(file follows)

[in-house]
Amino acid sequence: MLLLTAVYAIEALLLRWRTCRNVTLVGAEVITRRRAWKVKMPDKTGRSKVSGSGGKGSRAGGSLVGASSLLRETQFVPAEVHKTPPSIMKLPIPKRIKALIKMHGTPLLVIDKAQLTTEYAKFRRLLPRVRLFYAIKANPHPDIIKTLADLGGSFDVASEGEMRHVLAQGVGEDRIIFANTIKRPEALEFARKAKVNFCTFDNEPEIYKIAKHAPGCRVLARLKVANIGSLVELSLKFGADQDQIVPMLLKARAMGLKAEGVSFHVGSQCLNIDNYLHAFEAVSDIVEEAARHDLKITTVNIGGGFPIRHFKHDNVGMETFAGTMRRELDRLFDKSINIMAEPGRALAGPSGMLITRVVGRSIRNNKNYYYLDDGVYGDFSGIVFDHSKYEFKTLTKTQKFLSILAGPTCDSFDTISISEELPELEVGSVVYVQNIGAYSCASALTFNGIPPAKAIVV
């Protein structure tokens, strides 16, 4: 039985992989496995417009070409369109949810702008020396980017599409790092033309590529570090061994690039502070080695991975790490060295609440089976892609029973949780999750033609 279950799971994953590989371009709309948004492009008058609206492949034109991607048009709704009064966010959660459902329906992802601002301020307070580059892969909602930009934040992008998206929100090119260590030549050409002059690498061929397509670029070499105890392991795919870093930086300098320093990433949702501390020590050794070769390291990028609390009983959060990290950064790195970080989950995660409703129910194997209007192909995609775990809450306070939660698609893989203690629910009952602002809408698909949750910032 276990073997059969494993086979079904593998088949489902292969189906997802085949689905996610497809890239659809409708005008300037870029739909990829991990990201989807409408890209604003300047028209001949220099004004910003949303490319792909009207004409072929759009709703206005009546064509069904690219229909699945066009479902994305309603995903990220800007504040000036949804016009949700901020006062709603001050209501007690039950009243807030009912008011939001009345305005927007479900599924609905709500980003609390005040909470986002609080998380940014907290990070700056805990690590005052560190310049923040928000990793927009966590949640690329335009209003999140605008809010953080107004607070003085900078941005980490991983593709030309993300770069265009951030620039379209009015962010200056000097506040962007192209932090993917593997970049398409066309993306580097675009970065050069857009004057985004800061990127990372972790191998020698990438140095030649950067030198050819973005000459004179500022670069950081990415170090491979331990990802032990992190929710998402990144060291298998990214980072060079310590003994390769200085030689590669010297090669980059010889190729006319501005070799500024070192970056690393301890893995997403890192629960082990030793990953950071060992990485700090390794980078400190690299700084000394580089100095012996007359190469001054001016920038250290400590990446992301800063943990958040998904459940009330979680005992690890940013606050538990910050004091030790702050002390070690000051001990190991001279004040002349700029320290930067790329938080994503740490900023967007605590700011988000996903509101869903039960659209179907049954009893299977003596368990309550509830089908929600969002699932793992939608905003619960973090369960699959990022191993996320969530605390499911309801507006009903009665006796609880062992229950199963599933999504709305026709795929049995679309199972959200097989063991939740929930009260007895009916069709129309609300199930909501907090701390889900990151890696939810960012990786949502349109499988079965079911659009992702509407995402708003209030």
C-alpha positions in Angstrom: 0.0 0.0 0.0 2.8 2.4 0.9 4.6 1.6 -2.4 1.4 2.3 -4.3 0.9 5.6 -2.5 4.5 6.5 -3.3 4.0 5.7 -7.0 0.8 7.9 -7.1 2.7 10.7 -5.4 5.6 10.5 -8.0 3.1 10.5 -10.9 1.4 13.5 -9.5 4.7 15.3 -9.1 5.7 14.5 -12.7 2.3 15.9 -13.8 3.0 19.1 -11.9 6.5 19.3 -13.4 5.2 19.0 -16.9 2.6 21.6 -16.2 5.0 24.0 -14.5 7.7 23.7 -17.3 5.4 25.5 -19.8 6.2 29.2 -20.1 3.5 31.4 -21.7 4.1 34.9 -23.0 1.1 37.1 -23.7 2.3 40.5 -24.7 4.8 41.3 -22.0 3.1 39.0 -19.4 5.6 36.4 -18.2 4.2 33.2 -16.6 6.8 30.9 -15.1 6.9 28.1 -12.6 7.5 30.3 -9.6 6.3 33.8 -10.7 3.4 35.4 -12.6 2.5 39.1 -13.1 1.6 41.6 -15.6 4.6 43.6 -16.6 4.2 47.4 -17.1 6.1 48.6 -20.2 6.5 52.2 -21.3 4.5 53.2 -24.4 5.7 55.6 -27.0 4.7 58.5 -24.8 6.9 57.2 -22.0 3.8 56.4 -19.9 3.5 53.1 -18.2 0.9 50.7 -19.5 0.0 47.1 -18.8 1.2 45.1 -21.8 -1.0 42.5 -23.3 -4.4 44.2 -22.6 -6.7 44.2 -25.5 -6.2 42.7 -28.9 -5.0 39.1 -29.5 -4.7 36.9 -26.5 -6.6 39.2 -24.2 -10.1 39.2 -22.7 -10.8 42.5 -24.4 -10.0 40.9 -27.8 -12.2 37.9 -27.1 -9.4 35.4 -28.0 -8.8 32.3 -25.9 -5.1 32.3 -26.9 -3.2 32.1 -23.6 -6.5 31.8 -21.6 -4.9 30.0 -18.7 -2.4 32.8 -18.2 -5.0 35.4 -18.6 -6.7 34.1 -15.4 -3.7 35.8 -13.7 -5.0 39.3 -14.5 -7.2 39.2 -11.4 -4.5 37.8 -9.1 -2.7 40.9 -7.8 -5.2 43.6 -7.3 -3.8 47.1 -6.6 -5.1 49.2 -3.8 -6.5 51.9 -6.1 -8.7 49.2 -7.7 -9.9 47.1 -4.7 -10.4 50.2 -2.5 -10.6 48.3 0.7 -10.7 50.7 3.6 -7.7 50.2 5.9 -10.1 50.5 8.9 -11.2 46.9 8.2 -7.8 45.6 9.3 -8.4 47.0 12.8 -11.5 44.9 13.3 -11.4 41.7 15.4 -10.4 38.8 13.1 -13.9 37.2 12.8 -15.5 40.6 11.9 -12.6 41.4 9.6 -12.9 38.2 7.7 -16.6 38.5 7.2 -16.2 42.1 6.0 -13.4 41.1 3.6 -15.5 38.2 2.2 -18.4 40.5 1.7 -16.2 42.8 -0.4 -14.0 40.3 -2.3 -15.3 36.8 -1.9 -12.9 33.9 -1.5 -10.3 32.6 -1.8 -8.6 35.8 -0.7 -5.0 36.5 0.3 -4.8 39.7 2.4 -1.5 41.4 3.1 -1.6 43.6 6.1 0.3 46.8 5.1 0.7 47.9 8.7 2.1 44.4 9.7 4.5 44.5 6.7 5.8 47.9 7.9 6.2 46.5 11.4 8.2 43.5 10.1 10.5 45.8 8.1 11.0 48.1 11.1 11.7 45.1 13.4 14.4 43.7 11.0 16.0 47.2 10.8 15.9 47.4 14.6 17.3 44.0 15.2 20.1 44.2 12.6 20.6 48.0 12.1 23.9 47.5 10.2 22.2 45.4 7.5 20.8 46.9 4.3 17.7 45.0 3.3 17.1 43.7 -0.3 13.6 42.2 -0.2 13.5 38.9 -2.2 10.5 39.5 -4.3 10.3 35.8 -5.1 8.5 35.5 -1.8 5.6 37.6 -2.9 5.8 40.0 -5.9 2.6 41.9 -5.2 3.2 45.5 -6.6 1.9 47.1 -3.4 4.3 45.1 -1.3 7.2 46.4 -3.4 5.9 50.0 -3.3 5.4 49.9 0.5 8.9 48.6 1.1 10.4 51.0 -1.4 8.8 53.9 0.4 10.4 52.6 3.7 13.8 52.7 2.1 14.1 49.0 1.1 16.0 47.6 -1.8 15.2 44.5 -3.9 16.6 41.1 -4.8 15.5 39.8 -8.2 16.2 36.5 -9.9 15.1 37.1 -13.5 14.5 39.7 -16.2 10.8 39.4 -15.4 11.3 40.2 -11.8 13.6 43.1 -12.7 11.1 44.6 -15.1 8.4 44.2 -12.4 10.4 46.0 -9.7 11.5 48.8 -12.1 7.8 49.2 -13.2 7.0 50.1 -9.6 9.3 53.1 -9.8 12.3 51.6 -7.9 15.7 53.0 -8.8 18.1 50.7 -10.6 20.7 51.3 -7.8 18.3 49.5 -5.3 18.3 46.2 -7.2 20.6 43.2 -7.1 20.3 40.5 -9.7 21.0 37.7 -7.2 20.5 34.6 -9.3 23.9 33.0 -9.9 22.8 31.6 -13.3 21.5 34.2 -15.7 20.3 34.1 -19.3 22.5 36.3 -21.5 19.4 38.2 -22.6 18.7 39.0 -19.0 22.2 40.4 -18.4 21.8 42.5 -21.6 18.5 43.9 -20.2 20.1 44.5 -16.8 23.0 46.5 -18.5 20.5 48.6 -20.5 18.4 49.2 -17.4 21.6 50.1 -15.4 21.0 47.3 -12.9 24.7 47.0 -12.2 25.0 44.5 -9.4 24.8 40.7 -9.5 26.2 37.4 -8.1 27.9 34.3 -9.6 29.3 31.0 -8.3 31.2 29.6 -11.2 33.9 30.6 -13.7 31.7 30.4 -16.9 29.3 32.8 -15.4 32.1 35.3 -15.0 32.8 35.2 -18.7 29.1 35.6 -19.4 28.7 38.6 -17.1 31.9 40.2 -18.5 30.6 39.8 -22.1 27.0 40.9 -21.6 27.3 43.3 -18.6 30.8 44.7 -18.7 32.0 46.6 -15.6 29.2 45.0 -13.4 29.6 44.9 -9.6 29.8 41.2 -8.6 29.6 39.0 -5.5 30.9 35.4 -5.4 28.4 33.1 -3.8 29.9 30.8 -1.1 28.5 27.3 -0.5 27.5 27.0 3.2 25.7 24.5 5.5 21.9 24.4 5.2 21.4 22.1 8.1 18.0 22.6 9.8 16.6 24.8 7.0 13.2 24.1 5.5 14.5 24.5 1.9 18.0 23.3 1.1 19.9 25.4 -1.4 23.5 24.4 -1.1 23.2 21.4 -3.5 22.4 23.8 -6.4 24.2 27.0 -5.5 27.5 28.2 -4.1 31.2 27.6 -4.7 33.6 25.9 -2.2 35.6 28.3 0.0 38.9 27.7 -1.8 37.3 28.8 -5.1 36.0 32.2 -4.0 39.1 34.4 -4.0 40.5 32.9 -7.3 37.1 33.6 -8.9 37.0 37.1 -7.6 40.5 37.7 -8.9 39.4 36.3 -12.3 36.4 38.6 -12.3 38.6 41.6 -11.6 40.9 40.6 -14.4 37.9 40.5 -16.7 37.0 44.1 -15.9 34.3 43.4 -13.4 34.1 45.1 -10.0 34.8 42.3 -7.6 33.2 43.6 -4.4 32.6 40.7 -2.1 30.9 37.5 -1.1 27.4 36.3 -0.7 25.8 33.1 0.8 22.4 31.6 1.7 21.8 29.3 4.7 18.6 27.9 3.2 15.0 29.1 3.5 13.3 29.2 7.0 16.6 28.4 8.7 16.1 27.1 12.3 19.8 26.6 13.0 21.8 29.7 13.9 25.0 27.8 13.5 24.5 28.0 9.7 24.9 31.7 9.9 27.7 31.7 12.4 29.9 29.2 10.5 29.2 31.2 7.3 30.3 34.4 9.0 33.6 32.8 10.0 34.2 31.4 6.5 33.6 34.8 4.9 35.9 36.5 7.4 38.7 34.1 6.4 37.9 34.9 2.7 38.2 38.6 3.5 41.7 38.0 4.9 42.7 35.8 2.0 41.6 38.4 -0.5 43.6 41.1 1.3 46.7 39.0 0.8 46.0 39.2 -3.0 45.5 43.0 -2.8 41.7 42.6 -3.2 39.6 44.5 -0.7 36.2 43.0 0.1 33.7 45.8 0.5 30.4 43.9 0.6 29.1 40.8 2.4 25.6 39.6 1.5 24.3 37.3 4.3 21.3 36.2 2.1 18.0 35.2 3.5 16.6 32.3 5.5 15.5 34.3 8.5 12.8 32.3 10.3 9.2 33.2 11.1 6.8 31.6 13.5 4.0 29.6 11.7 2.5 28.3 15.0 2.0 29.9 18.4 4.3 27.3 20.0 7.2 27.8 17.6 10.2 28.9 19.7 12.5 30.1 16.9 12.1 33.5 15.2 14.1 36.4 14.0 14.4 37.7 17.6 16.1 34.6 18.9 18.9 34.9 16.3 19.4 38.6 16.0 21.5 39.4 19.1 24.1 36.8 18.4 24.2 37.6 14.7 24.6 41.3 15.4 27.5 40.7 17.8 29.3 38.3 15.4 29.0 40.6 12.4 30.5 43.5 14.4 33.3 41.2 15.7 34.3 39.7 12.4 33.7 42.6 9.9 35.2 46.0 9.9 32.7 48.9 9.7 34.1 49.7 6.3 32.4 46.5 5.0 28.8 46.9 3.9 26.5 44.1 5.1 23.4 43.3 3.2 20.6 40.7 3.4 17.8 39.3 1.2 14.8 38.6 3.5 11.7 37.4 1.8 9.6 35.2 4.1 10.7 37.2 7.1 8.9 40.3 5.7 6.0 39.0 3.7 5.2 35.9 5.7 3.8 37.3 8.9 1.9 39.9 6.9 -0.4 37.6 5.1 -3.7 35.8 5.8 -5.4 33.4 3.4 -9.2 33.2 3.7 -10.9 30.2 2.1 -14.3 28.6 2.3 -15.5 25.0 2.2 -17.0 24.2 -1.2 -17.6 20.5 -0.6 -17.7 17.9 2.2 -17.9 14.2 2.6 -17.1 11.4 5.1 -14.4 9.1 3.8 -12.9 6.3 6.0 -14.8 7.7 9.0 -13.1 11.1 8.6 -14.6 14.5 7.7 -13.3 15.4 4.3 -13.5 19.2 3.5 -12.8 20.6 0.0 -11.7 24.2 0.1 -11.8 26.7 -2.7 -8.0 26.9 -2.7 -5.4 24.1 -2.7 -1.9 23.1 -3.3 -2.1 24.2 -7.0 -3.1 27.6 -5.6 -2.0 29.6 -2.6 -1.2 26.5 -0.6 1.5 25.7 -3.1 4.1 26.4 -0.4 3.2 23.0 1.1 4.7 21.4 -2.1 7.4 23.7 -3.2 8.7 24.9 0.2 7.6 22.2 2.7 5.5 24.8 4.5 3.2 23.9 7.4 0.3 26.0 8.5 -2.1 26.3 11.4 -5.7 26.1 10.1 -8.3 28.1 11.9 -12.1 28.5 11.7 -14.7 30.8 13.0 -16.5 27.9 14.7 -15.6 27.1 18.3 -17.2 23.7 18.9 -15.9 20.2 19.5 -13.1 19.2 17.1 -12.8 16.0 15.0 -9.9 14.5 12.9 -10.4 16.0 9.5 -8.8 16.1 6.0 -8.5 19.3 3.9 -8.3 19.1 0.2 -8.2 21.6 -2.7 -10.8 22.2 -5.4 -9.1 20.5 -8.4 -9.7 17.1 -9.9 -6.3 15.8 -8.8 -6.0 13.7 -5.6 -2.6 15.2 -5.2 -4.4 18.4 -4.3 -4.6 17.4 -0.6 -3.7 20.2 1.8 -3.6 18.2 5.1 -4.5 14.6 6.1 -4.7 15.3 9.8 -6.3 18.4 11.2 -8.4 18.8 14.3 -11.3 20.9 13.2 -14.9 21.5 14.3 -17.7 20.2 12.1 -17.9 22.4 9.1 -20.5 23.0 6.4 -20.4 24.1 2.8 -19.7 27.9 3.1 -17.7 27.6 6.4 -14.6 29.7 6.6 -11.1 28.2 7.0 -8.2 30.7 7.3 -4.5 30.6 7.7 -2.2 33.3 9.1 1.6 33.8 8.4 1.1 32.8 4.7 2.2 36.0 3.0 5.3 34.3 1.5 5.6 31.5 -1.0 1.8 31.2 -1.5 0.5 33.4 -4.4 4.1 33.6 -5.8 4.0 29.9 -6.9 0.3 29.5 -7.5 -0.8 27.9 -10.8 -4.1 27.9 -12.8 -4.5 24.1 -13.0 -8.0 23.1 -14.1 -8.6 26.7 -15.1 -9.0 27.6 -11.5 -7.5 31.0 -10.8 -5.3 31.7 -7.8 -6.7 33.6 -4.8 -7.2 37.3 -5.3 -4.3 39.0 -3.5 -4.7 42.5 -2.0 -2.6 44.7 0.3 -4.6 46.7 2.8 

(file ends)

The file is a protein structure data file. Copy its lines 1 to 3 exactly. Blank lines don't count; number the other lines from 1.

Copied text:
[in-house]
Amino acid sequence: MLLLTAVYAIEALLLRWRTCRNVTLVGAEVITRRRAWKVKMPDKTGRSKVSGSGGKGSRAGGSLVGASSLLRETQFVPAEVHKTPPSIMKLPIPKRIKALIKMHGTPLLVIDKAQLTTEYAKFRRLLPRVRLFYAIKANPHPDIIKTLADLGGSFDVASEGEMRHVLAQGVGEDRIIFANTIKRPEALEFARKAKVNFCTFDNEPEIYKIAKHAPGCRVLARLKVANIGSLVELSLKFGADQDQIVPMLLKARAMGLKAEGVSFHVGSQCLNIDNYLHAFEAVSDIVEEAARHDLKITTVNIGGGFPIRHFKHDNVGMETFAGTMRRELDRLFDKSINIMAEPGRALAGPSGMLITRVVGRSIRNNKNYYYLDDGVYGDFSGIVFDHSKYEFKTLTKTQKFLSILAGPTCDSFDTISISEELPELEVGSVVYVQNIGAYSCASALTFNGIPPAKAIVV
């Protein structure tokens, strides 16, 4: 039985992989496995417009070409369109949810702008020396980017599409790092033309590529570090061994690039502070080695991975790490060295609440089976892609029973949780999750033609 279950799971994953590989371009709309948004492009008058609206492949034109991607048009709704009064966010959660459902329906992802601002301020307070580059892969909602930009934040992008998206929100090119260590030549050409002059690498061929397509670029070499105890392991795919870093930086300098320093990433949702501390020590050794070769390291990028609390009983959060990290950064790195970080989950995660409703129910194997209007192909995609775990809450306070939660698609893989203690629910009952602002809408698909949750910032 276990073997059969494993086979079904593998088949489902292969189906997802085949689905996610497809890239659809409708005008300037870029739909990829991990990201989807409408890209604003300047028209001949220099004004910003949303490319792909009207004409072929759009709703206005009546064509069904690219229909699945066009479902994305309603995903990220800007504040000036949804016009949700901020006062709603001050209501007690039950009243807030009912008011939001009345305005927007479900599924609905709500980003609390005040909470986002609080998380940014907290990070700056805990690590005052560190310049923040928000990793927009966590949640690329335009209003999140605008809010953080107004607070003085900078941005980490991983593709030309993300770069265009951030620039379209009015962010200056000097506040962007192209932090993917593997970049398409066309993306580097675009970065050069857009004057985004800061990127990372972790191998020698990438140095030649950067030198050819973005000459004179500022670069950081990415170090491979331990990802032990992190929710998402990144060291298998990214980072060079310590003994390769200085030689590669010297090669980059010889190729006319501005070799500024070192970056690393301890893995997403890192629960082990030793990953950071060992990485700090390794980078400190690299700084000394580089100095012996007359190469001054001016920038250290400590990446992301800063943990958040998904459940009330979680005992690890940013606050538990910050004091030790702050002390070690000051001990190991001279004040002349700029320290930067790329938080994503740490900023967007605590700011988000996903509101869903039960659209179907049954009893299977003596368990309550509830089908929600969002699932793992939608905003619960973090369960699959990022191993996320969530605390499911309801507006009903009665006796609880062992229950199963599933999504709305026709795929049995679309199972959200097989063991939740929930009260007895009916069709129309609300199930909501907090701390889900990151890696939810960012990786949502349109499988079965079911659009992702509407995402708003209030």